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Seeking, safety and signalling: carers’ interpretation of self-harm in looked-after children and young people.

Evans, Rhiannon ORCID: 2019. Seeking, safety and signalling: carers’ interpretation of self-harm in looked-after children and young people. Presented at: BSA Annual Conference 2019 - Challenging Social Hierarchies and Inequalities, Glasgow, Scotland, 24-26 April 2019.

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Narratives of self-harm and suicide continue to receive scant theoretical and empirical attention. Indeed, (dis)continuities both within and across accounts remain largely overlooked. Uncovering meaning and tensions in narratives is imperative to understanding the complexity of causes, but also to comprehending motivations for responses, particularly the reactions of professionals. To date, research on ‘professional narratives’ have privileged the clinician and the clinic, with the repertoires of interpretations held by other professionals being underexamined. This presentation aims to remedy such an oversight through the presentation of interview data from thirty social care professionals, comprising foster carers and residential carers. It will explore the symbolic meaning that these professionals ascribe to self-harm and suicide among the children and young people they care for. Three repertoires of interpretation will be presented: survival, which conceives self-harm as a mechanism for negotiating and navigating the structurally disadvantaged position of “looked-after child”; signalling, which understands self-harm as a communicative tool for expressing emotional distress; and security, which sees self-harming practices as testing the authenticity and safety of the caring relationship. These registers of meaning are squarely located within a socio-cultural framework, with carers centralising the relational aspect of both causes and treatment. The presentation will consider how elicitation of these repertoires provides insight into the oft documented challenges of inter-professionals’ interactions. Carers’ juxtaposition of socio-cultural explanations with the bio-medical discourses they believe to be espoused by clinicians creates distance but also discord, particularly in regard to notion of expert identity and expertise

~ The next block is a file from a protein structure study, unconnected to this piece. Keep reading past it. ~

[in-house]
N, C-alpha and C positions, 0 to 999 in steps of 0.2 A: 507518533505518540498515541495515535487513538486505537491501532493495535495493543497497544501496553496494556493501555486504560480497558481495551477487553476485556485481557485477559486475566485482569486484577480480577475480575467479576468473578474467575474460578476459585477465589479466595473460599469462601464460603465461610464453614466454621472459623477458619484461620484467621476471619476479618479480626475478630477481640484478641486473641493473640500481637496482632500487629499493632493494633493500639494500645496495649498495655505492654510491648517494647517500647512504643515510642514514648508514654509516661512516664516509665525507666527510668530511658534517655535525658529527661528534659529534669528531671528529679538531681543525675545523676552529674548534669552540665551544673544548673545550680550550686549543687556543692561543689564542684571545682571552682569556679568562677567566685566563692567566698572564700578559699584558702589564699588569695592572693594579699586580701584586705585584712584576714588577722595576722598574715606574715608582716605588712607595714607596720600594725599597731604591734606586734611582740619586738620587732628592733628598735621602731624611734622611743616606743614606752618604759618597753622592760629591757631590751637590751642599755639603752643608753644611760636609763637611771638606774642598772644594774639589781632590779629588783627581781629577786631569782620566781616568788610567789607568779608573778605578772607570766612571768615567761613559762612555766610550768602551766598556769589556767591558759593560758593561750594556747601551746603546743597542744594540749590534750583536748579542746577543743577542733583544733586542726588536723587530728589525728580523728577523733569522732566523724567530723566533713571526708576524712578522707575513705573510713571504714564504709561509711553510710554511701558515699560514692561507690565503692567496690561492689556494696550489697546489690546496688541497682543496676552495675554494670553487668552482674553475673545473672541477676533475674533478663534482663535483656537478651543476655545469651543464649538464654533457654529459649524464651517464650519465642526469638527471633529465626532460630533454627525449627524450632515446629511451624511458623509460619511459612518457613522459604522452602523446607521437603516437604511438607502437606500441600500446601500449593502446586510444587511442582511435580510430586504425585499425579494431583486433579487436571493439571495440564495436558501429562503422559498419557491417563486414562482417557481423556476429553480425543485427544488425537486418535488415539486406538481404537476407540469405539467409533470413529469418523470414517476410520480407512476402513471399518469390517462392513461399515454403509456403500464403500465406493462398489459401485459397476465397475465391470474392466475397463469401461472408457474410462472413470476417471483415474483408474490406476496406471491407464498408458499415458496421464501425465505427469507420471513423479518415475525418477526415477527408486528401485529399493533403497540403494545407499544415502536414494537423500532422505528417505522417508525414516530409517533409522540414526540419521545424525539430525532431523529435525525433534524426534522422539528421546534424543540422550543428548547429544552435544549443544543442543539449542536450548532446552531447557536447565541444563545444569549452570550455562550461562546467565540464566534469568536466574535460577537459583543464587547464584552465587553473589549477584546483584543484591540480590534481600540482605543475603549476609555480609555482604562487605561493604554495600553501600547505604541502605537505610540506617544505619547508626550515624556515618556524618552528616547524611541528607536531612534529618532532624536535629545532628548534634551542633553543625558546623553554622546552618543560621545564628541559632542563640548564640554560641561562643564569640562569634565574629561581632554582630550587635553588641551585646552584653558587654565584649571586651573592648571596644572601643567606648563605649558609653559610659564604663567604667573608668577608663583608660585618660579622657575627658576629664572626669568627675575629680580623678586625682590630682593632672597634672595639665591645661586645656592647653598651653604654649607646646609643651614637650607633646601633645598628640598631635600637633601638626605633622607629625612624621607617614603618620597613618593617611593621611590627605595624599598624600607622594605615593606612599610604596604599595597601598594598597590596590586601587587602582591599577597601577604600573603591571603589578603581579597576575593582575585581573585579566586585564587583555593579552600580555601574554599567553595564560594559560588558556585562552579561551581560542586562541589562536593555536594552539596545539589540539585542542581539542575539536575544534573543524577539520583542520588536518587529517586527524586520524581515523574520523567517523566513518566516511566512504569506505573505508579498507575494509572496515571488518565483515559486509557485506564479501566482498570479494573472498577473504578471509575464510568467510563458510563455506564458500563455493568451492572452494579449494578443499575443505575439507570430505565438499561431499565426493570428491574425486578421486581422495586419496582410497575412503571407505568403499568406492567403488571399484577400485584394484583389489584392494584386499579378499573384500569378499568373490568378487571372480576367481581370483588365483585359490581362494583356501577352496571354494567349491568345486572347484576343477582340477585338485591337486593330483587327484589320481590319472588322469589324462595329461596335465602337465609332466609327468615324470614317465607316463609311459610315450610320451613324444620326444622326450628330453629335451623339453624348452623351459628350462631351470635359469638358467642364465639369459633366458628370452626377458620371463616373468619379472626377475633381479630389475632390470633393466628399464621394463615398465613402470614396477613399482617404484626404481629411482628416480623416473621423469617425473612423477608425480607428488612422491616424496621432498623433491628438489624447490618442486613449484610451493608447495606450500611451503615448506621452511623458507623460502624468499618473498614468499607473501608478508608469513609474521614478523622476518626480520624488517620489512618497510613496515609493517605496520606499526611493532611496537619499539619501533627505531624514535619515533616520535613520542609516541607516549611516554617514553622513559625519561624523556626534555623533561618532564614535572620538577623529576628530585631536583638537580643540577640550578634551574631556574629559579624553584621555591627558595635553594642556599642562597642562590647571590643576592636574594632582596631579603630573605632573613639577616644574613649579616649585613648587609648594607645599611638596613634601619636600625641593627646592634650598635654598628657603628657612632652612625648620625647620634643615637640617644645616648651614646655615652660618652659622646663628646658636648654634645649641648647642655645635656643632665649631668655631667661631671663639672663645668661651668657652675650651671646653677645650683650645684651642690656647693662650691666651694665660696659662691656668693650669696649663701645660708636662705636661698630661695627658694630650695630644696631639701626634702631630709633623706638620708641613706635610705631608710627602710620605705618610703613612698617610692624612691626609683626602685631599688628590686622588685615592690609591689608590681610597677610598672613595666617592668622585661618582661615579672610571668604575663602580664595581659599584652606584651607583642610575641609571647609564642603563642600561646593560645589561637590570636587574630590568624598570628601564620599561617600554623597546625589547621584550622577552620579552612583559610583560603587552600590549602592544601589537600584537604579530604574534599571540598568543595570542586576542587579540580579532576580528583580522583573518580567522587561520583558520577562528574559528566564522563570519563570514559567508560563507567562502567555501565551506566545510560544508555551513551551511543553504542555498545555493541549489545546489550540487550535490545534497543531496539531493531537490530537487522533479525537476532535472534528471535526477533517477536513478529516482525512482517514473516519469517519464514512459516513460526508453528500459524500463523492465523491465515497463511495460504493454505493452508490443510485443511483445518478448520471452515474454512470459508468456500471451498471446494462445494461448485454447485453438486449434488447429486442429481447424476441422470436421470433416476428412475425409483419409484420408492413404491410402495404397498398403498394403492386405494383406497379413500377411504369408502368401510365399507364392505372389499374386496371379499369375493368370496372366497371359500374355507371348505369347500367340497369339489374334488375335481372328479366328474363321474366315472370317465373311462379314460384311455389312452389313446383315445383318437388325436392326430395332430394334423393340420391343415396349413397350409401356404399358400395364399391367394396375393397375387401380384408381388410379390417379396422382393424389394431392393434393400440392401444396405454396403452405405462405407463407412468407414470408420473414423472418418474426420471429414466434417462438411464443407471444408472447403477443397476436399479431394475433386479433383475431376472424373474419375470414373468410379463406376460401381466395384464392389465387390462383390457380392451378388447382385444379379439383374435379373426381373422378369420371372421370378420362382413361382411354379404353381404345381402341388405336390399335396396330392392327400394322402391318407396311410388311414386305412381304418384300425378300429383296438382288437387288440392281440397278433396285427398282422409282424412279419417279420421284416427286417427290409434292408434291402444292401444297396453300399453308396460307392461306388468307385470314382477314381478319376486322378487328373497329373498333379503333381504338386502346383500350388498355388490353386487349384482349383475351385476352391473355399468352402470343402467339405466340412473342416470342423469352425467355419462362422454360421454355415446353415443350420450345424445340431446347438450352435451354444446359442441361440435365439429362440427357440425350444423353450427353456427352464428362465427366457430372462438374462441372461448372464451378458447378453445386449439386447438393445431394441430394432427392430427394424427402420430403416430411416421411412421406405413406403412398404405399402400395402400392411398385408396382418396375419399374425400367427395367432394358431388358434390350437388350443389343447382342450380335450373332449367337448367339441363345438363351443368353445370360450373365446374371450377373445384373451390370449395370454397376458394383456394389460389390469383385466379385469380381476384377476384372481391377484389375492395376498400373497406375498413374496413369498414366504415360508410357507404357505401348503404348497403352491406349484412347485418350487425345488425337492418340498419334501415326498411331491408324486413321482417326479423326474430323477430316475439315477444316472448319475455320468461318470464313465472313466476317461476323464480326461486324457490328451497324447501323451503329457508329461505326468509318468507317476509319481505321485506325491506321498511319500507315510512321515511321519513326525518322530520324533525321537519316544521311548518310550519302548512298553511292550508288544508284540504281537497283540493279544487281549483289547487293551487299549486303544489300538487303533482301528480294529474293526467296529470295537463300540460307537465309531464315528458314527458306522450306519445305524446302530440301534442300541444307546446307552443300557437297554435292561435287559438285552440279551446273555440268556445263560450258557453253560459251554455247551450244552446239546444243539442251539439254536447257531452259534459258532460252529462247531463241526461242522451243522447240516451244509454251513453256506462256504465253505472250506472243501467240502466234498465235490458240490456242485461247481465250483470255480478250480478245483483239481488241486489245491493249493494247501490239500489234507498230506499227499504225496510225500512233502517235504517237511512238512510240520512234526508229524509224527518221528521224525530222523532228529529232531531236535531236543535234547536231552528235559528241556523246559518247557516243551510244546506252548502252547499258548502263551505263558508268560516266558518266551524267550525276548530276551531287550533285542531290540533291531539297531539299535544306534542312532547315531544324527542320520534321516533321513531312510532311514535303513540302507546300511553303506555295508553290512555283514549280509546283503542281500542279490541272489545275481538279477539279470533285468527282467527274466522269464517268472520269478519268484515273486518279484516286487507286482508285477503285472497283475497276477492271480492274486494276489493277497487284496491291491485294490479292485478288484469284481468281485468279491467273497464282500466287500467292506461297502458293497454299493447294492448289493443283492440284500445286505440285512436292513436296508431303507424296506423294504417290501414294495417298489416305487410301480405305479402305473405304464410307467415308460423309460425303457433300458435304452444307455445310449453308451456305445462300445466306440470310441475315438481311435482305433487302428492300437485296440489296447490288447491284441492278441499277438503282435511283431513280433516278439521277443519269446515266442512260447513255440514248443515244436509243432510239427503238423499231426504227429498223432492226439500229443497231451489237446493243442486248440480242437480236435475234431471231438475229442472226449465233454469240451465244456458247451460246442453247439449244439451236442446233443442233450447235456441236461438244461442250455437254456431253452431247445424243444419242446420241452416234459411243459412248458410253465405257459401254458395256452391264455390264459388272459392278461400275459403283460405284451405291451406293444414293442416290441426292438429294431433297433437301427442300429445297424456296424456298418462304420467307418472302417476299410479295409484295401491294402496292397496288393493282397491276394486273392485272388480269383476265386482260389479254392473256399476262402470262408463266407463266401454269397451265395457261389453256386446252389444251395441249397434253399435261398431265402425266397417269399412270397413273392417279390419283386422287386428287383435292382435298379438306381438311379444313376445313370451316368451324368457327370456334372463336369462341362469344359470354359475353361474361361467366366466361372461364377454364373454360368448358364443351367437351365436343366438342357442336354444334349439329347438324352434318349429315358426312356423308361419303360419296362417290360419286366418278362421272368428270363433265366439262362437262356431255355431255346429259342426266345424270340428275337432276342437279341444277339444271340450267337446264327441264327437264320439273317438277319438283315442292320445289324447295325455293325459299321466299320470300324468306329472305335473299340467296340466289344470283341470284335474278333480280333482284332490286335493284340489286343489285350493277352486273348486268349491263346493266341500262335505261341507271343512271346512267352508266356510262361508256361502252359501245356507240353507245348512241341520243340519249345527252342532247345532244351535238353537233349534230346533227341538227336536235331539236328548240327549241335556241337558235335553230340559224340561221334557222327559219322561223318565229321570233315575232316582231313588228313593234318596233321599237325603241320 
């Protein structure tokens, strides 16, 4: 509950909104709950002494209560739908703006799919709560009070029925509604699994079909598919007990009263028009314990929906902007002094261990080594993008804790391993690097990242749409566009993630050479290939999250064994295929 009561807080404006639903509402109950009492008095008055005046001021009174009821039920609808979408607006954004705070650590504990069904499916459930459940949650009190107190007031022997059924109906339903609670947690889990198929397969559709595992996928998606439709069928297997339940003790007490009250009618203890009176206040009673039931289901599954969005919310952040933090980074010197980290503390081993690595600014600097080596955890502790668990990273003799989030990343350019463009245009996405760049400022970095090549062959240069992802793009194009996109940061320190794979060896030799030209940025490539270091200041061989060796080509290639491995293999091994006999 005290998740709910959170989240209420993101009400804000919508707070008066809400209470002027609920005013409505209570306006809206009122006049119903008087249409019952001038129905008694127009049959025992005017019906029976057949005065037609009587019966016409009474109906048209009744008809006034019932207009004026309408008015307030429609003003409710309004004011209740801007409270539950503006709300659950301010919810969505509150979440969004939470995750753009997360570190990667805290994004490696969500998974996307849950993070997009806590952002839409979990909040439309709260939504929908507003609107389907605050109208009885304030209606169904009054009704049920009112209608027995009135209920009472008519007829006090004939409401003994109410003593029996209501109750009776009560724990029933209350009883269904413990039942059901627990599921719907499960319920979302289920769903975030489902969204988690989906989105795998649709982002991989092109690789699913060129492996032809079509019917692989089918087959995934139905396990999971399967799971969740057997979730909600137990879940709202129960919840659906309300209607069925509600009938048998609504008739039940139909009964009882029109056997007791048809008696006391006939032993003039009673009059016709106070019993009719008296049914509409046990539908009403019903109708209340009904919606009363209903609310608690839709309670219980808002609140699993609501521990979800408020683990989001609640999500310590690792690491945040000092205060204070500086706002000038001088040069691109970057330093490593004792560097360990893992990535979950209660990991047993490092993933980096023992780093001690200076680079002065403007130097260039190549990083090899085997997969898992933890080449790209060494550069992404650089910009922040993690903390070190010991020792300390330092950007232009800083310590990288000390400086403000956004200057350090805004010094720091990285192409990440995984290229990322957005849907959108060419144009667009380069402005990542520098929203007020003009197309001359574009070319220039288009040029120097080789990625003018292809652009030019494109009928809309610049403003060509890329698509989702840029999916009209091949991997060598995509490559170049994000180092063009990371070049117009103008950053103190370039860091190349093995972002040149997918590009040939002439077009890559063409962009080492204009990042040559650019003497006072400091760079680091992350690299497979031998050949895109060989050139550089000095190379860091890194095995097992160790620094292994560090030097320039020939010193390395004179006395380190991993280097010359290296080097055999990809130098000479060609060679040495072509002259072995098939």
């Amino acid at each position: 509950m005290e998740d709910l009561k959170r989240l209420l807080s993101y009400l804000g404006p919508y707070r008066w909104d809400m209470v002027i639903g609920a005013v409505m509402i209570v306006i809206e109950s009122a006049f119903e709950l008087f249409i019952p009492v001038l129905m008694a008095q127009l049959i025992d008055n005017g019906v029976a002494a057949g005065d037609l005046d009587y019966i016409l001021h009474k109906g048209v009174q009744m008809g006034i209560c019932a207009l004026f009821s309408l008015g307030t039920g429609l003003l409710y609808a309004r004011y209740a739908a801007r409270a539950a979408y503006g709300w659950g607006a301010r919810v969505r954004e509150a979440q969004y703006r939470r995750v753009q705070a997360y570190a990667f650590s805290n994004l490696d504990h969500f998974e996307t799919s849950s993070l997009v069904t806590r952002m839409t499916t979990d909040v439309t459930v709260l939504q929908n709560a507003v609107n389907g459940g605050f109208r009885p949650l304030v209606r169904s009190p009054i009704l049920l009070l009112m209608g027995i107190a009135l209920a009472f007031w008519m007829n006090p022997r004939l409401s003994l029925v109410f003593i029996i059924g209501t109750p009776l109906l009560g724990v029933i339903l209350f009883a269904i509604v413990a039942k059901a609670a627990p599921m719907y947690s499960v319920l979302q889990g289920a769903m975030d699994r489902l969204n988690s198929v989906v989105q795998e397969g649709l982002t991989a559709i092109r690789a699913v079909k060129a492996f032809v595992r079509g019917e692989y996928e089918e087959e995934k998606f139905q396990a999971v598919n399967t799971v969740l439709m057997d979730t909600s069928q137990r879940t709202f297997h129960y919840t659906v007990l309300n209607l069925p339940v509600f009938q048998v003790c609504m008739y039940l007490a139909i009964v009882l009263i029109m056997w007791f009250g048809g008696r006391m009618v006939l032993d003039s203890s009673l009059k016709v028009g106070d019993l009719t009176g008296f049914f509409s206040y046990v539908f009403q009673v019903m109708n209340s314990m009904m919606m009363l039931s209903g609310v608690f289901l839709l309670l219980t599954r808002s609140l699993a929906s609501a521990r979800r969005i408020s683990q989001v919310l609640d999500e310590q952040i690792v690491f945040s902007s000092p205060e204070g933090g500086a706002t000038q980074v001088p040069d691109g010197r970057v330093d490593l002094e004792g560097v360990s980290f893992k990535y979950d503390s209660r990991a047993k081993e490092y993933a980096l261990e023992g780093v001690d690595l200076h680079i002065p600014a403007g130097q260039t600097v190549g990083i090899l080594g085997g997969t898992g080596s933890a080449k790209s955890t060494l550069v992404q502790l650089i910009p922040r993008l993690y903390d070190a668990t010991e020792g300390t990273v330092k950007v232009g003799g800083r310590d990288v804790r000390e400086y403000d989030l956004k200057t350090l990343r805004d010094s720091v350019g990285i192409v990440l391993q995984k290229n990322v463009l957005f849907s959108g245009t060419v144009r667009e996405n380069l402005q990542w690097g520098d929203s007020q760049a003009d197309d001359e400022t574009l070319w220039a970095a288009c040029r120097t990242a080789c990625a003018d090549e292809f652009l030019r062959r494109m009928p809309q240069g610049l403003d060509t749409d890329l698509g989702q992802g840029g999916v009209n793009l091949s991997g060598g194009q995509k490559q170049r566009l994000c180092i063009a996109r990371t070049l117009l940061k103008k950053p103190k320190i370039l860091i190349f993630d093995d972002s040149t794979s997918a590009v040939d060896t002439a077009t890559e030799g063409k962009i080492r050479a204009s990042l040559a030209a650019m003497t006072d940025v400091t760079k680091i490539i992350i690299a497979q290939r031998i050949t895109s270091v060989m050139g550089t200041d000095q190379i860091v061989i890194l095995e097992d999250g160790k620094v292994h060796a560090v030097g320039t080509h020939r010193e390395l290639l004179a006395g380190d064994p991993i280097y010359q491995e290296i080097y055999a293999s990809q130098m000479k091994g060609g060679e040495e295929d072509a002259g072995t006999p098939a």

Item Type: Conference or Workshop Item (Paper)
Status: In Press
Schools: Social Sciences (Includes Criminology and Education)
Additional Information: Special Panel Convened by Dr Amy Chandler
Date of Acceptance: 23 January 2019
Last Modified: 07 Nov 2022 10:09

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